Whether you’re on a vacation at a resort, waiting in the airport or sitting in a coffee shop, it’s often possible to connect to the Internet through a wireless network provided by the property owner. Sometimes these will be offered for a small fee and sometimes they will be free. But be careful: sometimes free “WiFi” can be a scam perpetrated by criminals hoping to steal your personal information.

How it works

In general, this is how the WiFi Hotspot scam works:

  • Users will browse their network connections to find a wireless network in the area
  • You find a network that calls itself “Free WiFi”, or something similar, and decide to connect
  • This “Free WiFi” network is not really a hotspot, but a computer-to-computer network that might have been set up as a trap
  • While you can use the Internet as normal, the attackers have set up their computer to let you browse the Internet through their computer’s connection – as a result, they can see everything you do online

This trick is especially problematic if you’re visiting websites that require you to enter financial information, like a credit card number, bank account number or passwords. Since the attackers can see everything you’re doing online, they now may have access to your sensitive financial information.

Also, if you’ve set up your laptop to allow file sharing, the attackers can access personal files and data on your laptop, and possibly install spyware on your computer.

Beware of evil-twin hot spots

Sometimes criminals will set up a real hot spot near a café that provides WiFi for customers with the sole purpose of stealing personal information. Ask the business’ staff if there is a hot spot available and get the name from them. Only connect to that network, and if you see two hot spots with the same name, don't connect to either. One might be a so-called "evil twin" set up to trick you into connecting to the phony hot spot.

Protect yourself

The easiest way to protect yourself from WiFi fraud is to be cautious when using free public WiFi. If you’re in a coffee shop, airport or hotel that has a legitimate WiFi connection for a small fee, it’s worth the price for peace of mind. If you choose to take advantage of free WiFi availability, here are some things to keep in mind.

  • Never connect to a “computer-to-computer” network. When choosing a wireless network, check out the description of each one. A normal wireless network is simply called “wireless network” not a “computer-to-computer” network.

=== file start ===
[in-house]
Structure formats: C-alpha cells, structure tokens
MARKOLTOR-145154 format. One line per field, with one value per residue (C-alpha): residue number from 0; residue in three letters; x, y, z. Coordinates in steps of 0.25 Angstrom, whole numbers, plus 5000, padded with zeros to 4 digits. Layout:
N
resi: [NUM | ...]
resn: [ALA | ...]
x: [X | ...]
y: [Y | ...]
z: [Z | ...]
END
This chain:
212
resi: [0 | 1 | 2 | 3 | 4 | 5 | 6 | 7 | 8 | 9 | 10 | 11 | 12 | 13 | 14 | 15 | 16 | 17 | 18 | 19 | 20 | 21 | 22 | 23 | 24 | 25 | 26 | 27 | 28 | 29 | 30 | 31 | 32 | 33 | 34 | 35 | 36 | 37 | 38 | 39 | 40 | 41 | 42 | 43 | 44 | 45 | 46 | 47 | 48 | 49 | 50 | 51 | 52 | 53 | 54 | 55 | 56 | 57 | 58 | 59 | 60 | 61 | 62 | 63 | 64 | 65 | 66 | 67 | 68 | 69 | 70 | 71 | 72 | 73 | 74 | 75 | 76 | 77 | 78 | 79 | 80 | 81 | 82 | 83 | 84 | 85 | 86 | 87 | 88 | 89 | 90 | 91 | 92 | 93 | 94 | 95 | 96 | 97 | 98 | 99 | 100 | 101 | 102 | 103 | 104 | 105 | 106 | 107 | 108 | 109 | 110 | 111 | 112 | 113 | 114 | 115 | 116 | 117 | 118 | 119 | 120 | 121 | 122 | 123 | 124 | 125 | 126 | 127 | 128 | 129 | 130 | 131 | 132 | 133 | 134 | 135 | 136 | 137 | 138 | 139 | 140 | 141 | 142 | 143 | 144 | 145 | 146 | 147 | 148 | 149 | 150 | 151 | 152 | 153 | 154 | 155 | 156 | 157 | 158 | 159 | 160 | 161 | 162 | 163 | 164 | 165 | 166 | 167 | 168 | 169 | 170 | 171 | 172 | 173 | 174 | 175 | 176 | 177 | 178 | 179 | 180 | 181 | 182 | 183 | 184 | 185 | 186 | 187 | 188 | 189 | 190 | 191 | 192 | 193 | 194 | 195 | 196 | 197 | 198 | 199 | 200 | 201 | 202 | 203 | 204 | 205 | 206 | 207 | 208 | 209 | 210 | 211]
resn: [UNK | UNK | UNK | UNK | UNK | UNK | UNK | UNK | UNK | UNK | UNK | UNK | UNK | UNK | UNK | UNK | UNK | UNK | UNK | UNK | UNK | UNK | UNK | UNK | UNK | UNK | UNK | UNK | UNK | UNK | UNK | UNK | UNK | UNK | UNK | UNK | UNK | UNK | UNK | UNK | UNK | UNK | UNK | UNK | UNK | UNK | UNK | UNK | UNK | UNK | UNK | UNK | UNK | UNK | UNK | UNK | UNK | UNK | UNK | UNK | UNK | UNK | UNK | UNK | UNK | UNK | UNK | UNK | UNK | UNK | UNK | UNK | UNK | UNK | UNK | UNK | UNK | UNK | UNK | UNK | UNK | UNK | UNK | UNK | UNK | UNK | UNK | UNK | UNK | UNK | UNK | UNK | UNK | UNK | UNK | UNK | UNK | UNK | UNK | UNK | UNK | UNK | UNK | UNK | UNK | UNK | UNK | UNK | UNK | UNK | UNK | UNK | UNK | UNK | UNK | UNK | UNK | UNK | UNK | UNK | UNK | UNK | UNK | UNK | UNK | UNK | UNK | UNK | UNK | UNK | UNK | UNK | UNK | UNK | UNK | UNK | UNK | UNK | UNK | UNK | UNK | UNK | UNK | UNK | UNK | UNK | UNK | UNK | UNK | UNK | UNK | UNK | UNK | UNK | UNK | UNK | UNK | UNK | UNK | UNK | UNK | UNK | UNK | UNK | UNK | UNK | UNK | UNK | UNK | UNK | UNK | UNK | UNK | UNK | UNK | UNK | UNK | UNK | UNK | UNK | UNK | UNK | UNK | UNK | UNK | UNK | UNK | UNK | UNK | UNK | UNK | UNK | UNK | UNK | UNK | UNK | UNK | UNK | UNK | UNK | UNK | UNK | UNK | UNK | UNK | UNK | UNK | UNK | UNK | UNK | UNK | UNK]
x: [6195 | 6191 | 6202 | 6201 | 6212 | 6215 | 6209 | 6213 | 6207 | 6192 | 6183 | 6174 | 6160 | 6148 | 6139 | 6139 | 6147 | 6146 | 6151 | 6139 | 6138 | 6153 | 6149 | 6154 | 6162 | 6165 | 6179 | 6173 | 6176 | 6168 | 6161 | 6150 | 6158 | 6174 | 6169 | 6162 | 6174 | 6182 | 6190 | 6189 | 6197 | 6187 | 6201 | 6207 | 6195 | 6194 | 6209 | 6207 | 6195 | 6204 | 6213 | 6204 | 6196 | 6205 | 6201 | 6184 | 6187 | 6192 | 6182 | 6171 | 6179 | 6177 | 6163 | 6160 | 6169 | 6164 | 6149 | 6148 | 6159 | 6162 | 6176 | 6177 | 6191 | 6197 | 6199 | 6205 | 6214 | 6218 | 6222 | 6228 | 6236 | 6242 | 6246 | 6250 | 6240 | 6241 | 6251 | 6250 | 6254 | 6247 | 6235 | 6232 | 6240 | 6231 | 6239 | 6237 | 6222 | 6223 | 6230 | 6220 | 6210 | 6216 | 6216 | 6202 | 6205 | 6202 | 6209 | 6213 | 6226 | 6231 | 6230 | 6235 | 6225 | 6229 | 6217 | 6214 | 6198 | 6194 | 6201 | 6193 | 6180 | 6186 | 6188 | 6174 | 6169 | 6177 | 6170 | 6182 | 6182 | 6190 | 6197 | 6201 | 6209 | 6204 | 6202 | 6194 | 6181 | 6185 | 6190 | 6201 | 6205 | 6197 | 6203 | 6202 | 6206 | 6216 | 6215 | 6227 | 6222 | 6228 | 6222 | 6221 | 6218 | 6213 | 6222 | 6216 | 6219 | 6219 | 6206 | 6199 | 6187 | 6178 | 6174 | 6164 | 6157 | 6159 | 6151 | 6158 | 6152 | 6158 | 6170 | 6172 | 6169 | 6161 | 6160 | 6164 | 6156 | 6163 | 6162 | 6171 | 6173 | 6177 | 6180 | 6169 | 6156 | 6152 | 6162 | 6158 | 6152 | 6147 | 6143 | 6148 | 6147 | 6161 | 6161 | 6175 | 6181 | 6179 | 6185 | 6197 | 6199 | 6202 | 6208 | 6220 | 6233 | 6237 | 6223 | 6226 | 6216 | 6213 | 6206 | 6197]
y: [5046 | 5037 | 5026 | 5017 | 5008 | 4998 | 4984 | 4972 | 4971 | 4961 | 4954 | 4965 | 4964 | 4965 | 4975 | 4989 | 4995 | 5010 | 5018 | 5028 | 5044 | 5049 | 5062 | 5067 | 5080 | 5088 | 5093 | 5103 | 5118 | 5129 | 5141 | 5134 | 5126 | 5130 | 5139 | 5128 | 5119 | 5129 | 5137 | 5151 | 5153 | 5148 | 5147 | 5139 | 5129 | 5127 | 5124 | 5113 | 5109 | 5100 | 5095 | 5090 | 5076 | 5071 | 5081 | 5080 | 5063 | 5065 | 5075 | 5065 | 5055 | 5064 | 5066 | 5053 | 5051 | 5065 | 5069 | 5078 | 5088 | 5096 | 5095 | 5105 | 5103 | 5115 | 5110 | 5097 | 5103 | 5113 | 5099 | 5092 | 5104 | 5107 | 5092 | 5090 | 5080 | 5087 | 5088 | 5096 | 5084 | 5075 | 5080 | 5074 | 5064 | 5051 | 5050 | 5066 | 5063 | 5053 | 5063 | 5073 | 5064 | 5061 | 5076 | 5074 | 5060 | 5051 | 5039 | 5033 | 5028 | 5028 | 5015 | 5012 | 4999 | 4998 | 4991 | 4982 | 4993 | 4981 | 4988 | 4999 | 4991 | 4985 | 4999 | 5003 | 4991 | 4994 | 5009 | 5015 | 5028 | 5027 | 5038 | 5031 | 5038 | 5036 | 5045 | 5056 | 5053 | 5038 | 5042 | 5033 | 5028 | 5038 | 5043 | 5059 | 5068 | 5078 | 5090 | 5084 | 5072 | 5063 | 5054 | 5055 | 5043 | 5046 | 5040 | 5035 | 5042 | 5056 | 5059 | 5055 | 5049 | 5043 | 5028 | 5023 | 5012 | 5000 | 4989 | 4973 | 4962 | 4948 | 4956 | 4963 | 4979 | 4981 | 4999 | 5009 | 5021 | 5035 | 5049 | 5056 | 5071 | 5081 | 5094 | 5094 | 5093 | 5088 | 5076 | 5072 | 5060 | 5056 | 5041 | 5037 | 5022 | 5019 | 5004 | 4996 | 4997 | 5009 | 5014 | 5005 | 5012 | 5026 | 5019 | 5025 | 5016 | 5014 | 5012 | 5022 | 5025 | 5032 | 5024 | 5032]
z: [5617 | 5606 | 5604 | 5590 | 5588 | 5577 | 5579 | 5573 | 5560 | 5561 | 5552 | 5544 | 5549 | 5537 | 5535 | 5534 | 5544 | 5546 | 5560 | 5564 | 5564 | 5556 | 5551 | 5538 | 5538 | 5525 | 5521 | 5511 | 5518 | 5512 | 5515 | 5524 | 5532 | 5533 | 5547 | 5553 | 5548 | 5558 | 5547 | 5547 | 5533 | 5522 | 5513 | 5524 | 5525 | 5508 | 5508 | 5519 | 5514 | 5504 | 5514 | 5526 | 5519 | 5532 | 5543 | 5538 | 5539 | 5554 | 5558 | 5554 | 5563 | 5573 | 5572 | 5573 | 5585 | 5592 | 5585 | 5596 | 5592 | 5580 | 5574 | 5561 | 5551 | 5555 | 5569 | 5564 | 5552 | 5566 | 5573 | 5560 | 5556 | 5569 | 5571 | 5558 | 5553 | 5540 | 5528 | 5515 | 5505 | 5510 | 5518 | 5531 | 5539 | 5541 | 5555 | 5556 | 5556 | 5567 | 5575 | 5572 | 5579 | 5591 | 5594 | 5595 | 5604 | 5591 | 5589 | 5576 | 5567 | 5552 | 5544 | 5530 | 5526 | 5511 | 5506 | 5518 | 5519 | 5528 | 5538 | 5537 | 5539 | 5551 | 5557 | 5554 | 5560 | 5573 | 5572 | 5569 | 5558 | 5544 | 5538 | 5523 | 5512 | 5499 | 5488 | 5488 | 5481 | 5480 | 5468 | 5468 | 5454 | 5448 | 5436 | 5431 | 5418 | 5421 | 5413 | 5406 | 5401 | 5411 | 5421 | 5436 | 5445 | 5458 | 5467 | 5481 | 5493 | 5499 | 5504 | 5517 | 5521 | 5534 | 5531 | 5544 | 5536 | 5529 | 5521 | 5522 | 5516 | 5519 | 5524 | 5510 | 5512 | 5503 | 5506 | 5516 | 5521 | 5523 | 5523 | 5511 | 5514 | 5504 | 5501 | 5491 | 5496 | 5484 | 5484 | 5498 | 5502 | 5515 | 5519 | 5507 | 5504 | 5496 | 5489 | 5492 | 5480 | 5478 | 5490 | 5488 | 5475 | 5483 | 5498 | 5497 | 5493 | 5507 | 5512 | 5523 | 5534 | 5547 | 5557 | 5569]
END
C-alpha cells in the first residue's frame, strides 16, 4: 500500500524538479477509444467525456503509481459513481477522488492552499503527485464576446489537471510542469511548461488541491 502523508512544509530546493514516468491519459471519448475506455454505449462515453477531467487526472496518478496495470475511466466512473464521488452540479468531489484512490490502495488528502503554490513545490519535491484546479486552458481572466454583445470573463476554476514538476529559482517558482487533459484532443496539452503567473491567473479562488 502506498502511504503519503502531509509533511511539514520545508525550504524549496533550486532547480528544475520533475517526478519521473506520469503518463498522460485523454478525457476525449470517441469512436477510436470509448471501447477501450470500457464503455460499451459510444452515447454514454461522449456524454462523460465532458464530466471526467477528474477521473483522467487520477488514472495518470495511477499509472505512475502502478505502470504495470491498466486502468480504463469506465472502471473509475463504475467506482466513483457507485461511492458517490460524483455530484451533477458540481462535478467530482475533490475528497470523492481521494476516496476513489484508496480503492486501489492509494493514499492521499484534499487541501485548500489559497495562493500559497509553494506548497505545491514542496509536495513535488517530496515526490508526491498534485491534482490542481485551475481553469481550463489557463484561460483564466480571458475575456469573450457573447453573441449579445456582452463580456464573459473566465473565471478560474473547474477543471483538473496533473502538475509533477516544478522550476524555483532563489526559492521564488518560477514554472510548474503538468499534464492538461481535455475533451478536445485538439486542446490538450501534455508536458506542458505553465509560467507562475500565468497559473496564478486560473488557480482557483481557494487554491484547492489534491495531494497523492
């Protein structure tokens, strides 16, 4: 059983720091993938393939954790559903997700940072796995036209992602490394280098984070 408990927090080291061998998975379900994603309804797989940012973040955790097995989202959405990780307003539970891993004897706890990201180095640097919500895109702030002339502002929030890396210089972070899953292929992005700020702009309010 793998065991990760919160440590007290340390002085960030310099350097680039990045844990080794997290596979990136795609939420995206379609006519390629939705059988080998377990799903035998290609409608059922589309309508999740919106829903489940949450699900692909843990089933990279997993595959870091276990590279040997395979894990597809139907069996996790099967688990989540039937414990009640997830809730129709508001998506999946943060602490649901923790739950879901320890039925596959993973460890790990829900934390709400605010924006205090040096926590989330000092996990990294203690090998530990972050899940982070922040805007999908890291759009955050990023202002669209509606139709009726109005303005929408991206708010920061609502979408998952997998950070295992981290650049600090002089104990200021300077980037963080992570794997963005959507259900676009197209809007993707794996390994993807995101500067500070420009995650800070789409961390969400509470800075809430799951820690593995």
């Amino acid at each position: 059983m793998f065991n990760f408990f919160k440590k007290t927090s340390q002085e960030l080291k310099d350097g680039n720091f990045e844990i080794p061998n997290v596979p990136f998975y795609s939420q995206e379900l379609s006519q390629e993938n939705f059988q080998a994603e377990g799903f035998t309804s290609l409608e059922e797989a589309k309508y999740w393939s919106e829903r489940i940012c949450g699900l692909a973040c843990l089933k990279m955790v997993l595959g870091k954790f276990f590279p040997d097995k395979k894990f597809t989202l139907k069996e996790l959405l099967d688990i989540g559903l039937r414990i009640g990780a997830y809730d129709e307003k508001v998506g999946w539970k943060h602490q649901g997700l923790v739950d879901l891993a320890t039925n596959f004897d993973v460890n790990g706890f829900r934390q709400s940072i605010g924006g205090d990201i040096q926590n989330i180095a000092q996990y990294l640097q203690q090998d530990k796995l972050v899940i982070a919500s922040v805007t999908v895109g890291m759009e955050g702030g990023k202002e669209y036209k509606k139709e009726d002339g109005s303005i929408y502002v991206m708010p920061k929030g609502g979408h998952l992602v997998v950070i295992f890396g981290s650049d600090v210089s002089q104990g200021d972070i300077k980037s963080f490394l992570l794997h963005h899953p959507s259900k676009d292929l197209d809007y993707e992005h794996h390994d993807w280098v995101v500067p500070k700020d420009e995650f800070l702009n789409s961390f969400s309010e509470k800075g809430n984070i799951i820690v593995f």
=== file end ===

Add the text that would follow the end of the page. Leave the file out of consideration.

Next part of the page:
• If you have Windows XP, make sure that XP never connects to an ad hoc network by doing the following:
    • Click the wireless icon in the System Tray.
    • Click Change advanced settings.
    • Select the Wireless Networks tab.
    • Click Advanced.
    • Select Access point (infrastructure) networks only.
    • Click Close, and keep clicking OK until the dialog boxes disappear.
  • Use HTTPS to access webmail and avoid protocols that don’t include encryption.
  • Turn off your computer’s file sharing capabilities when using free WiFi Internet in a public area The instructions will vary slightly depending on what computer system you’re using (Windows 2000, Windows XP, etc.), but in general this is how to turn off file sharing.
    • Click on the Start button and then select Settings > Control Panel
    • Click on the Network Connections icon
    • Right-click Local Area Connection and select Properties
    • Select File and Printer Sharing for Microsoft Networks
    • Click the Uninstall button
    • Click Yes in the window that appears
    • Click Close
    • Restart your computer
  • Use a software firewall to further control who can connect to your computer and how.
  • Avoid conducting financial transactions or accessing online banking websites if you aren’t using an Internet connection that you know and trust.
WiFi hotspot scam fraud,online banking,passwords,PINs,safety,scams,WiFi

Looking for love in all the wrong places

Romance scams are among the most common scams according to the Canadian Anti‑Fraud Centre, costing Canadians more than $50.3 million in losses in 2023.

More Videos

Your Money Students - 2023 Year in Review

Your Money Seniors - 2023 Year in Review

Demands for gift cards in payment of a debt or bill? Don’t get scammed